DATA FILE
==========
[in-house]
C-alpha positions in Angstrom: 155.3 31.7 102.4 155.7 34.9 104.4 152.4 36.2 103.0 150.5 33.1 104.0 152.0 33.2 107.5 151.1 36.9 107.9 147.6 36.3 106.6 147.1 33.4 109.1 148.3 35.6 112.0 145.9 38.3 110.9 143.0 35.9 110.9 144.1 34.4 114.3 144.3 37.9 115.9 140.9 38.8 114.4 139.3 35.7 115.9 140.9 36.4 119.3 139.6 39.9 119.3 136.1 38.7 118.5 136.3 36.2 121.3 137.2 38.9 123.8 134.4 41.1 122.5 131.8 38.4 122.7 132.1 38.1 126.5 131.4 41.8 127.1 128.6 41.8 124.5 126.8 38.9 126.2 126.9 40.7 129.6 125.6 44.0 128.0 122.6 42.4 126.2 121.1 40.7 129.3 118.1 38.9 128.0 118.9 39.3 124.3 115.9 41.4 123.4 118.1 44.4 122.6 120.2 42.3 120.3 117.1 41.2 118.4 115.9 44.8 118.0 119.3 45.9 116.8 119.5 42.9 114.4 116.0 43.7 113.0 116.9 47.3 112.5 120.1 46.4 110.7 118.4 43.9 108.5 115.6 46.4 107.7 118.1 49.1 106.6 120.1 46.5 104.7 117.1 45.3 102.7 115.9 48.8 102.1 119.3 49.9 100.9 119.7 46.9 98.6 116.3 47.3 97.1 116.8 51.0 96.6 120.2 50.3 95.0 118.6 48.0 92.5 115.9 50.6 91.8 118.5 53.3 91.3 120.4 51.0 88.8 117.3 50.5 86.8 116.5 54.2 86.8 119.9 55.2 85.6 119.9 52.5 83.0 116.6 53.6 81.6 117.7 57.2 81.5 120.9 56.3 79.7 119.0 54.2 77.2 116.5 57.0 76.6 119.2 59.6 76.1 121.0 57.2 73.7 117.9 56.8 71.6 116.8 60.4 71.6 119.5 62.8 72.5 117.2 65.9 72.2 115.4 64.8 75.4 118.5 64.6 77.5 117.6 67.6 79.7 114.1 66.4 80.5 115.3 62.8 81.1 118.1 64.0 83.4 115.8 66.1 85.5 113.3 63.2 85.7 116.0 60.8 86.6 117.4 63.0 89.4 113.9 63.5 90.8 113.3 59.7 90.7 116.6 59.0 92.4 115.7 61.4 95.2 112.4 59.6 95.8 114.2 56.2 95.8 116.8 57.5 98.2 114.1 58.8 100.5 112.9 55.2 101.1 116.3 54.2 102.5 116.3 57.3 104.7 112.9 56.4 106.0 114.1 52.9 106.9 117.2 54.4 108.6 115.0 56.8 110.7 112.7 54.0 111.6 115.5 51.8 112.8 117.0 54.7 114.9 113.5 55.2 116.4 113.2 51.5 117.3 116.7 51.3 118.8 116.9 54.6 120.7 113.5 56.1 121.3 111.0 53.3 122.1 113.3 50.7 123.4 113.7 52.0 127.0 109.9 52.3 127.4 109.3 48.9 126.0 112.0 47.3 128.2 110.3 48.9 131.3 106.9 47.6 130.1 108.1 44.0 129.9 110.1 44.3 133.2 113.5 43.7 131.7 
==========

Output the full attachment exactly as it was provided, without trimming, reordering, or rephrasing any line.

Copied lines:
[in-house]
C-alpha positions in Angstrom: 155.3 31.7 102.4 155.7 34.9 104.4 152.4 36.2 103.0 150.5 33.1 104.0 152.0 33.2 107.5 151.1 36.9 107.9 147.6 36.3 106.6 147.1 33.4 109.1 148.3 35.6 112.0 145.9 38.3 110.9 143.0 35.9 110.9 144.1 34.4 114.3 144.3 37.9 115.9 140.9 38.8 114.4 139.3 35.7 115.9 140.9 36.4 119.3 139.6 39.9 119.3 136.1 38.7 118.5 136.3 36.2 121.3 137.2 38.9 123.8 134.4 41.1 122.5 131.8 38.4 122.7 132.1 38.1 126.5 131.4 41.8 127.1 128.6 41.8 124.5 126.8 38.9 126.2 126.9 40.7 129.6 125.6 44.0 128.0 122.6 42.4 126.2 121.1 40.7 129.3 118.1 38.9 128.0 118.9 39.3 124.3 115.9 41.4 123.4 118.1 44.4 122.6 120.2 42.3 120.3 117.1 41.2 118.4 115.9 44.8 118.0 119.3 45.9 116.8 119.5 42.9 114.4 116.0 43.7 113.0 116.9 47.3 112.5 120.1 46.4 110.7 118.4 43.9 108.5 115.6 46.4 107.7 118.1 49.1 106.6 120.1 46.5 104.7 117.1 45.3 102.7 115.9 48.8 102.1 119.3 49.9 100.9 119.7 46.9 98.6 116.3 47.3 97.1 116.8 51.0 96.6 120.2 50.3 95.0 118.6 48.0 92.5 115.9 50.6 91.8 118.5 53.3 91.3 120.4 51.0 88.8 117.3 50.5 86.8 116.5 54.2 86.8 119.9 55.2 85.6 119.9 52.5 83.0 116.6 53.6 81.6 117.7 57.2 81.5 120.9 56.3 79.7 119.0 54.2 77.2 116.5 57.0 76.6 119.2 59.6 76.1 121.0 57.2 73.7 117.9 56.8 71.6 116.8 60.4 71.6 119.5 62.8 72.5 117.2 65.9 72.2 115.4 64.8 75.4 118.5 64.6 77.5 117.6 67.6 79.7 114.1 66.4 80.5 115.3 62.8 81.1 118.1 64.0 83.4 115.8 66.1 85.5 113.3 63.2 85.7 116.0 60.8 86.6 117.4 63.0 89.4 113.9 63.5 90.8 113.3 59.7 90.7 116.6 59.0 92.4 115.7 61.4 95.2 112.4 59.6 95.8 114.2 56.2 95.8 116.8 57.5 98.2 114.1 58.8 100.5 112.9 55.2 101.1 116.3 54.2 102.5 116.3 57.3 104.7 112.9 56.4 106.0 114.1 52.9 106.9 117.2 54.4 108.6 115.0 56.8 110.7 112.7 54.0 111.6 115.5 51.8 112.8 117.0 54.7 114.9 113.5 55.2 116.4 113.2 51.5 117.3 116.7 51.3 118.8 116.9 54.6 120.7 113.5 56.1 121.3 111.0 53.3 122.1 113.3 50.7 123.4 113.7 52.0 127.0 109.9 52.3 127.4 109.3 48.9 126.0 112.0 47.3 128.2 110.3 48.9 131.3 106.9 47.6 130.1 108.1 44.0 129.9 110.1 44.3 133.2 113.5 43.7 131.7 